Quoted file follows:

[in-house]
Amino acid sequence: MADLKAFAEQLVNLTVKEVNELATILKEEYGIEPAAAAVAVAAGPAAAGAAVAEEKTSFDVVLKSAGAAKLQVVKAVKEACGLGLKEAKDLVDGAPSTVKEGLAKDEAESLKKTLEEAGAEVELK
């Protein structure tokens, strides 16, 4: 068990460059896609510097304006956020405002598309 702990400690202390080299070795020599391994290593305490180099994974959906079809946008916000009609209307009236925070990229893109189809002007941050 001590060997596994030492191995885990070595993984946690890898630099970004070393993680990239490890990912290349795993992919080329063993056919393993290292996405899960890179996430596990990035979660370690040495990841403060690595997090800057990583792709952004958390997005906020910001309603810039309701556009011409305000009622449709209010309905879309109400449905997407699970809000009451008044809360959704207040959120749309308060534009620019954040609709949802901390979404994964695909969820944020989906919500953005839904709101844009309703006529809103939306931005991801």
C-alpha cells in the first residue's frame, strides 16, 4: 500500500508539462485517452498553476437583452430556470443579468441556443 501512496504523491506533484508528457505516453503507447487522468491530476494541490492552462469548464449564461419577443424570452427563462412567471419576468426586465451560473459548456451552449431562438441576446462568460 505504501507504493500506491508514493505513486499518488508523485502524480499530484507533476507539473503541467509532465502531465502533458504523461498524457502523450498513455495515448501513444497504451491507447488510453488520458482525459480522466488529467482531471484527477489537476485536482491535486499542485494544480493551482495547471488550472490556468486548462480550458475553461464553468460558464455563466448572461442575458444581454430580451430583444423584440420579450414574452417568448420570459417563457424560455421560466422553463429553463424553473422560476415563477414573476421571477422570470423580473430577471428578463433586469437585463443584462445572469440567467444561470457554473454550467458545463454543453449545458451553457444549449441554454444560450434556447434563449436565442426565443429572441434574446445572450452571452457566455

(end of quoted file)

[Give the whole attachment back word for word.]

[in-house]
Amino acid sequence: MADLKAFAEQLVNLTVKEVNELATILKEEYGIEPAAAAVAVAAGPAAAGAAVAEEKTSFDVVLKSAGAAKLQVVKAVKEACGLGLKEAKDLVDGAPSTVKEGLAKDEAESLKKTLEEAGAEVELK
């Protein structure tokens, strides 16, 4: 068990460059896609510097304006956020405002598309 702990400690202390080299070795020599391994290593305490180099994974959906079809946008916000009609209307009236925070990229893109189809002007941050 001590060997596994030492191995885990070595993984946690890898630099970004070393993680990239490890990912290349795993992919080329063993056919393993290292996405899960890179996430596990990035979660370690040495990841403060690595997090800057990583792709952004958390997005906020910001309603810039309701556009011409305000009622449709209010309905879309109400449905997407699970809000009451008044809360959704207040959120749309308060534009620019954040609709949802901390979404994964695909969820944020989906919500953005839904709101844009309703006529809103939306931005991801």
C-alpha cells in the first residue's frame, strides 16, 4: 500500500508539462485517452498553476437583452430556470443579468441556443 501512496504523491506533484508528457505516453503507447487522468491530476494541490492552462469548464449564461419577443424570452427563462412567471419576468426586465451560473459548456451552449431562438441576446462568460 505504501507504493500506491508514493505513486499518488508523485502524480499530484507533476507539473503541467509532465502531465502533458504523461498524457502523450498513455495515448501513444497504451491507447488510453488520458482525459480522466488529467482531471484527477489537476485536482491535486499542485494544480493551482495547471488550472490556468486548462480550458475553461464553468460558464455563466448572461442575458444581454430580451430583444423584440420579450414574452417568448420570459417563457424560455421560466422553463429553463424553473422560476415563477414573476421571477422570470423580473430577471428578463433586469437585463443584462445572469440567467444561470457554473454550467458545463454543453449545458451553457444549449441554454444560450434556447434563449436565442426565443429572441434574446445572450452571452457566455